So this June, I have the job (it’s tough but someone has to do it!) of touring Scotland.
It will be great to get out of the office, on the road and go out and meet the castle owners and teams who look after our guests so well on a daily basis.
As part of my role at Celtic Castles I plan Scottish tours, Irish tours, tours of England and Wales and even tours to French châteaux. So I am looking forward to visiting Scotland to brush up on my knowledge and get inspiration which I can then share with the team and, of course, Celtic Castles customers.
I have just finished compiling my itinerary and I have detailed this below. I will be posting throughout my trip so do read the Celtic Castles blog so you can see how my adventures are going!
I am departing sunny Yorkshire and headed to my first port of call which is Stonefield Castle, located in historic Argyll on The Mull of Kintyre near the pretty fishing village of Tarbert. The castle stands high on the famous Kintyre peninsula, commanding spectacular views over Loch Fyne and is set within 60 acres of woodland gardens. The Castle is an outstanding example of Scottish baronial architecture, so it will be wonderful to see and of course to meet the team at Stonefield.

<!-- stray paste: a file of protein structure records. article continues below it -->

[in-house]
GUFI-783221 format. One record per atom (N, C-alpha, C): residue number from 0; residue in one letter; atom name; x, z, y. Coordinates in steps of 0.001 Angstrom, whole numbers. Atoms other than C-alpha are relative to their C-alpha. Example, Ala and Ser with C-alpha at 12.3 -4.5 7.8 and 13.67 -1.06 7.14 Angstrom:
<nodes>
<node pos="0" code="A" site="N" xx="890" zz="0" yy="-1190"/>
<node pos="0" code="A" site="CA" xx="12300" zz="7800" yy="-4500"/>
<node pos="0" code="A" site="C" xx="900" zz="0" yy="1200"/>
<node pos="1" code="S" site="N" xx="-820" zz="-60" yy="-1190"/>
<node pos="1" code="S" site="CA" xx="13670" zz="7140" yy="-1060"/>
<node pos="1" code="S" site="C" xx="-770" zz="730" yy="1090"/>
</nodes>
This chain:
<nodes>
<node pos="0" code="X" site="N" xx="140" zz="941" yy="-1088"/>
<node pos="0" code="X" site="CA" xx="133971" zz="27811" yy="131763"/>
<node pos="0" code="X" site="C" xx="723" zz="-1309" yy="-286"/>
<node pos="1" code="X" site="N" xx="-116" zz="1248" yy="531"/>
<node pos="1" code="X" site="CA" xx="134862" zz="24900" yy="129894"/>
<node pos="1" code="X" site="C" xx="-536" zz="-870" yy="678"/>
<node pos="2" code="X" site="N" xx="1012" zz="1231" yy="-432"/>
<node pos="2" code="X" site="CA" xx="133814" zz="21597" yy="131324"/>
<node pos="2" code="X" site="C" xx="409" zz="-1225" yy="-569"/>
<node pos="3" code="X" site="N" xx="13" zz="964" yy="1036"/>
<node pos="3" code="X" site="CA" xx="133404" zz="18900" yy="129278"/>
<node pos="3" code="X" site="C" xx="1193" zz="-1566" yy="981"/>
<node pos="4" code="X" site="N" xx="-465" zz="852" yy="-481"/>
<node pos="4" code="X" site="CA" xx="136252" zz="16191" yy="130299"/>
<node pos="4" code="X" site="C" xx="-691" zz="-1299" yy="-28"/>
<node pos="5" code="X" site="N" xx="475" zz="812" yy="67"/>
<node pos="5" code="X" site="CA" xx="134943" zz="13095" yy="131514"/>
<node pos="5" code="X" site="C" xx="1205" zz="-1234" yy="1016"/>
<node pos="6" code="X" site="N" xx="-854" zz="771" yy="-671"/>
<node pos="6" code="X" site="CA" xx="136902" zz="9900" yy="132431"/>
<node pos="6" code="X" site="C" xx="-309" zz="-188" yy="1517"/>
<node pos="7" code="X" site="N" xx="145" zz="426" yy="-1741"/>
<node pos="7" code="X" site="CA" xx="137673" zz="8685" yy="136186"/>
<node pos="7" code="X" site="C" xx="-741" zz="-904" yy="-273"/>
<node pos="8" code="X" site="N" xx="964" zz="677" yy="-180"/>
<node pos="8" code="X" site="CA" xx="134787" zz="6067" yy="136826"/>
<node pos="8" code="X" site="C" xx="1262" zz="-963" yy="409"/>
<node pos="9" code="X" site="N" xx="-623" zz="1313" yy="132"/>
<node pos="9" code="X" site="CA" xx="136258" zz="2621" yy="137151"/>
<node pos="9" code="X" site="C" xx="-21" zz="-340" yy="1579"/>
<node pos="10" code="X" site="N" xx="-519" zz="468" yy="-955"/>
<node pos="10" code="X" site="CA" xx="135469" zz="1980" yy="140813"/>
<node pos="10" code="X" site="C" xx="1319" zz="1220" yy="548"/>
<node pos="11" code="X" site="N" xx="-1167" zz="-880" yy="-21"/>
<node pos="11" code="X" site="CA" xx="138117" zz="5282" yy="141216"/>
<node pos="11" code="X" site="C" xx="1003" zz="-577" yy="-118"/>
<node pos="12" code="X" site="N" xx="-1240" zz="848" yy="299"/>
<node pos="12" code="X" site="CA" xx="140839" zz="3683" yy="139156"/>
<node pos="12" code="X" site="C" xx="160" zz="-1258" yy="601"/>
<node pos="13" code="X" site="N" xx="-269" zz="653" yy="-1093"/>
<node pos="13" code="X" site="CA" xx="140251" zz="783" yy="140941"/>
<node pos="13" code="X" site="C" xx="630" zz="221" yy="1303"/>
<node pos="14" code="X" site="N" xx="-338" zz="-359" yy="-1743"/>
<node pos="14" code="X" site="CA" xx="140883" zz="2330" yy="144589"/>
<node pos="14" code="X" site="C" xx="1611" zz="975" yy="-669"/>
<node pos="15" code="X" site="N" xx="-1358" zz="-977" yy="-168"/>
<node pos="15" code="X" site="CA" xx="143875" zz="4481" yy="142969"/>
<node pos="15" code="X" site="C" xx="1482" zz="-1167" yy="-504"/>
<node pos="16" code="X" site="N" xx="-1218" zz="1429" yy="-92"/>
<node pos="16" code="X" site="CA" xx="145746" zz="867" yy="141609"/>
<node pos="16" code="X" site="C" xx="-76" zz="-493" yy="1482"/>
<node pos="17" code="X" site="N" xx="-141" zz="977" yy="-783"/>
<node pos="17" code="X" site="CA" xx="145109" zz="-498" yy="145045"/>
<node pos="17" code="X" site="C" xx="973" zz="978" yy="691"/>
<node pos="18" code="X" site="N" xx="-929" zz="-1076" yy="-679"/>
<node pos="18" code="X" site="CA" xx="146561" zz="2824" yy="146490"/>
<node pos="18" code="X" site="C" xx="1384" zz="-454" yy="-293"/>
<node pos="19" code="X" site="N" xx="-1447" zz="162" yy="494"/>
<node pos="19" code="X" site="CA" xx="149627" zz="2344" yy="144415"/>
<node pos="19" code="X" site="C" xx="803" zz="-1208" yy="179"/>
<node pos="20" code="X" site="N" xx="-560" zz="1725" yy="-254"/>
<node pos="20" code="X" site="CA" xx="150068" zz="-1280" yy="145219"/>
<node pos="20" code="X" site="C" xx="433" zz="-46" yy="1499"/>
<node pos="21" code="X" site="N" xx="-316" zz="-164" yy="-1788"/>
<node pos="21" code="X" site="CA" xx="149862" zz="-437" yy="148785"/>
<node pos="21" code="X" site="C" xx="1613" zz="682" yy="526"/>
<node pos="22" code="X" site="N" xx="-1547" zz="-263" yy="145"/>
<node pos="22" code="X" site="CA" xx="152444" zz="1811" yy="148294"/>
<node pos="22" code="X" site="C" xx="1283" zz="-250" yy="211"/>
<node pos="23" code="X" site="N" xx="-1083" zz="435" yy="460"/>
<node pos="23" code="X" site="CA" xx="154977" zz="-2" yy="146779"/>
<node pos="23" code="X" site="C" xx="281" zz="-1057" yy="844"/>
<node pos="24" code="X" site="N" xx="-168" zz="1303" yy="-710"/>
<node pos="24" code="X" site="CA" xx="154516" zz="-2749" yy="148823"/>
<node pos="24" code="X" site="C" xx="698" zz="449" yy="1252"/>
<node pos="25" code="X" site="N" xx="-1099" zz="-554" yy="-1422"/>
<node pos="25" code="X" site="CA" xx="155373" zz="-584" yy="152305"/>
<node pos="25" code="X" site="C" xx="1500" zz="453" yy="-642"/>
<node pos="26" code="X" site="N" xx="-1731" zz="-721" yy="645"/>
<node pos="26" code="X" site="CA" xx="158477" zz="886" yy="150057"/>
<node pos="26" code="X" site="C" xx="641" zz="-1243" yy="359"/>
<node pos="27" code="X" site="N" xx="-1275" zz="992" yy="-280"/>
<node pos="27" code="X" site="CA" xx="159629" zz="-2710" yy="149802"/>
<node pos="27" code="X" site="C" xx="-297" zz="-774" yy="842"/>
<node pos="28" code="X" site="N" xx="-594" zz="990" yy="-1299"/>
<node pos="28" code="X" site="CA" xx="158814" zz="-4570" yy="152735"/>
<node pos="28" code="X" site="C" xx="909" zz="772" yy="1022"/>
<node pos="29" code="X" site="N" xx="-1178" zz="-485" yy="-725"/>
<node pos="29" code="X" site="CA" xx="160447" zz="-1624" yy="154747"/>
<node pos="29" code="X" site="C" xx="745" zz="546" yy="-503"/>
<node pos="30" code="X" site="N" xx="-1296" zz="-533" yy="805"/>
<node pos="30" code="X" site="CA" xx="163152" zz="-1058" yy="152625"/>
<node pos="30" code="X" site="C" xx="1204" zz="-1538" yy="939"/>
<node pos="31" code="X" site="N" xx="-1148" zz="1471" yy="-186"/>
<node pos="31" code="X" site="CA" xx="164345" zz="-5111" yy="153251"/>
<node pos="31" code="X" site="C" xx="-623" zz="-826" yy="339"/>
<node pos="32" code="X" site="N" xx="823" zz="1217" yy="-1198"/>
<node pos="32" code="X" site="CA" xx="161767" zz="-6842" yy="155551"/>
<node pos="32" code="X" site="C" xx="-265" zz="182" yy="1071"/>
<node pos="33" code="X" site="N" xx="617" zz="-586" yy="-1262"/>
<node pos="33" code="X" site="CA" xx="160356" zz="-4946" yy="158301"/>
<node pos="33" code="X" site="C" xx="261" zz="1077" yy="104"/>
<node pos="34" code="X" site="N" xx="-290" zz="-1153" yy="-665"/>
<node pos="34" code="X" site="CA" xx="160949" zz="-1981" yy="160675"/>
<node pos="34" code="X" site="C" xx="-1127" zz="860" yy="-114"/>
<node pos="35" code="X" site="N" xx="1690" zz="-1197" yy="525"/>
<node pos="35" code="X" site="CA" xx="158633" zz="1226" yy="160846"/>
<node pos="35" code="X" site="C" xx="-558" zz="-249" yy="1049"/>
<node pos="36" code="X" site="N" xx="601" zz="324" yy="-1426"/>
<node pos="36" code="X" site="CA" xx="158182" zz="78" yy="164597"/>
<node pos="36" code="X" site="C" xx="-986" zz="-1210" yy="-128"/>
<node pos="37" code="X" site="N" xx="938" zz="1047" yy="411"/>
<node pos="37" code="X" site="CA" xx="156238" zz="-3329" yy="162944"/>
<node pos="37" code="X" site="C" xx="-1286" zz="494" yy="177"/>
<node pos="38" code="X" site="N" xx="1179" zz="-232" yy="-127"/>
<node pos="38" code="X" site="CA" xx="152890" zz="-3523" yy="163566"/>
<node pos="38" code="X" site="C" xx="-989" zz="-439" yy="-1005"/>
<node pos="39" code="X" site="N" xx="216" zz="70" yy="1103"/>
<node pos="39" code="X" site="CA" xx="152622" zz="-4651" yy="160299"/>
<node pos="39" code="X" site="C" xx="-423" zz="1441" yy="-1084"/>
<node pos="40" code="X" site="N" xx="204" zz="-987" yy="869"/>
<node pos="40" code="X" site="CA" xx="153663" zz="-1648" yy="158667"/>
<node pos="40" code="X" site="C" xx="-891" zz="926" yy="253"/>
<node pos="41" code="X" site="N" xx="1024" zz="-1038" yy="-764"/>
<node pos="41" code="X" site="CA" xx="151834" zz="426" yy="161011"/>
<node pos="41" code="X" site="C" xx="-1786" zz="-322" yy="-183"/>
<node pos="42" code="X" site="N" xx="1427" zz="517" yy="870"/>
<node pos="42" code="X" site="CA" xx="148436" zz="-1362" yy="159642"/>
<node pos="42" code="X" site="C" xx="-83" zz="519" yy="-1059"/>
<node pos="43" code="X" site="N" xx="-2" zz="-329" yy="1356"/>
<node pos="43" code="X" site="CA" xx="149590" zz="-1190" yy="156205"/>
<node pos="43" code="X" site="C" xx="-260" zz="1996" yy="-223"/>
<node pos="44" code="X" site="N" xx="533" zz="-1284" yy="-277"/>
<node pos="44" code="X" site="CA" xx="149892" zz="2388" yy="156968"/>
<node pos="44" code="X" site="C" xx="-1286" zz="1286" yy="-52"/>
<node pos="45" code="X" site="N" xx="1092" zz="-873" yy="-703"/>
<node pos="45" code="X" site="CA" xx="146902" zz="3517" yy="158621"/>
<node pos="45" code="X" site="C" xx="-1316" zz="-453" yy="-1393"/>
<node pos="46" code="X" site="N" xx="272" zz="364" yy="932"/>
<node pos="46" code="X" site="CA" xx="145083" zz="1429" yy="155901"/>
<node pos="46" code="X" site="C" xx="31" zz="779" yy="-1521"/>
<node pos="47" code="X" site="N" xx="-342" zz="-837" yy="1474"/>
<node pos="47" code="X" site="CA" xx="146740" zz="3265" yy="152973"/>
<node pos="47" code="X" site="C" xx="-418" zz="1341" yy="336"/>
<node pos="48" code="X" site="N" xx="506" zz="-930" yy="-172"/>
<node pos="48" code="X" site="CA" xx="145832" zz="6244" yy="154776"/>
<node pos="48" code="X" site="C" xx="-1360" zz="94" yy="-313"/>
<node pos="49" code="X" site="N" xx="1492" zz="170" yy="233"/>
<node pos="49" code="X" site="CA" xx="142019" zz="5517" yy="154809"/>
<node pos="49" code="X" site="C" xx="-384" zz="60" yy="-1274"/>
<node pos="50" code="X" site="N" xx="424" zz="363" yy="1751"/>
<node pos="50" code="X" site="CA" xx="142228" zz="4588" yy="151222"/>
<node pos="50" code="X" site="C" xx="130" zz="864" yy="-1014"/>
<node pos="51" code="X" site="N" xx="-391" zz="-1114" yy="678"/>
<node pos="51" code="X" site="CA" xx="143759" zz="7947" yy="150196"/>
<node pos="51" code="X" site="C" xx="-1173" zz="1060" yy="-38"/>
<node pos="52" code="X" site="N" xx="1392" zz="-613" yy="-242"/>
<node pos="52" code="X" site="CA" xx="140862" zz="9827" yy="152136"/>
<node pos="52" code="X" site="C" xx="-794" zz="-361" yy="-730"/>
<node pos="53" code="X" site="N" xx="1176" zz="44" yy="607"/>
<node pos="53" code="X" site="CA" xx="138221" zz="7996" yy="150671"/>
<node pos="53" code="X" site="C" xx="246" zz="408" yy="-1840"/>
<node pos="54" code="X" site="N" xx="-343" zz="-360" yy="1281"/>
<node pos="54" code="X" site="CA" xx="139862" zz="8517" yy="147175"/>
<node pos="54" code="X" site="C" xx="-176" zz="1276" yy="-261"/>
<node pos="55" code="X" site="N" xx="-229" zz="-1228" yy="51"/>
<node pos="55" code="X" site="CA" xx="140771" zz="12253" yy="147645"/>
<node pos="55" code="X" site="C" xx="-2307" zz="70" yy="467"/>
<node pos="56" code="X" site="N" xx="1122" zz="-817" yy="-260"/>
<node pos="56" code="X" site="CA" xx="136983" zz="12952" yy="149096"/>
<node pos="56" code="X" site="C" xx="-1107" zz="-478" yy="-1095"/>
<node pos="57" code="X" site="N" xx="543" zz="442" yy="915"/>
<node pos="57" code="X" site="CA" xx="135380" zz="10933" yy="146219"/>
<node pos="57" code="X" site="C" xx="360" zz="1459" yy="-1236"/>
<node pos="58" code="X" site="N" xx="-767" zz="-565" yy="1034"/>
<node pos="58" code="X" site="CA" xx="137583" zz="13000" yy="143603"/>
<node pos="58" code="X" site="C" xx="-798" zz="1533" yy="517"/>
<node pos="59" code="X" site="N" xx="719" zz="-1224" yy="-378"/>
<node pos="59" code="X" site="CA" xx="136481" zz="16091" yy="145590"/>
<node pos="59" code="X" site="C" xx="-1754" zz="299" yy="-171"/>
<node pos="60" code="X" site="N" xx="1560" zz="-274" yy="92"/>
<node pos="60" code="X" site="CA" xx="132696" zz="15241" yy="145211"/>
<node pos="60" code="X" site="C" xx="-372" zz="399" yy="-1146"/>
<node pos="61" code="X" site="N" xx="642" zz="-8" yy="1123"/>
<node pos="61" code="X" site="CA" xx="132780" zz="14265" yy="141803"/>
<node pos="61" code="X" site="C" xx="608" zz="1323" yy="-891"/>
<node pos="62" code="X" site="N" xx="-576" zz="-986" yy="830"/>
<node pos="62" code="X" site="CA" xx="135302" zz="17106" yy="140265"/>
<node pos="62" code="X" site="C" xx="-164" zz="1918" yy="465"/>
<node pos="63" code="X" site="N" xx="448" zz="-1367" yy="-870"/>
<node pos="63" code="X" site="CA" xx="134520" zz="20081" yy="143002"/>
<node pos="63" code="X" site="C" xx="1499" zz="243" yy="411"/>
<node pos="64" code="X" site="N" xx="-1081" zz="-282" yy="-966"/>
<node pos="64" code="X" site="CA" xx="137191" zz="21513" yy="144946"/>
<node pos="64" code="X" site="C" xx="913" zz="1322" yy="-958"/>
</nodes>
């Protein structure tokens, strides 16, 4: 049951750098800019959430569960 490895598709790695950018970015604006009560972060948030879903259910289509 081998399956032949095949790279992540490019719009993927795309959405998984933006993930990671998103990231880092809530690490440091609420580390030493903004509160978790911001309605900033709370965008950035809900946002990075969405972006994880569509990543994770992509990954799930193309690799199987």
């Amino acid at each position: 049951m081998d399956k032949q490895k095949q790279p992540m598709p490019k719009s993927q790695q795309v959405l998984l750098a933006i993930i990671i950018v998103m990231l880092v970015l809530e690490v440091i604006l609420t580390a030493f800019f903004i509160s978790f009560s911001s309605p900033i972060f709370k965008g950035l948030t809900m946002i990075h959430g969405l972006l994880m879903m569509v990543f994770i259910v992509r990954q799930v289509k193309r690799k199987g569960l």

From Stonefield, I am headed to catch the ferry over to the Isle of Mull to visit the spectacular Glengorm Castle. My partner and my 19 month old little girl will be joining me on the trip and my little girl is ever so excited of the prospect of visiting Balamory (I dare not tell her that it is really called Tobermory!). We now have to sing the theme tune to Balamory several times a day! Glengorm is on the northern tip of the Isle of Mull near and overlooks the Atlantic. The castle was built in 1860 and sits at the headland of Glengorm's vast area of coastline, forestry, lochs and hills. I would love to be staying longer at Glengorm (you can actually rent cottages for week long stays) however my schedule will only allow a day, but I am sure my visit will make me want to return. Pam has promised to show me around the castle, which I am most looking forward to.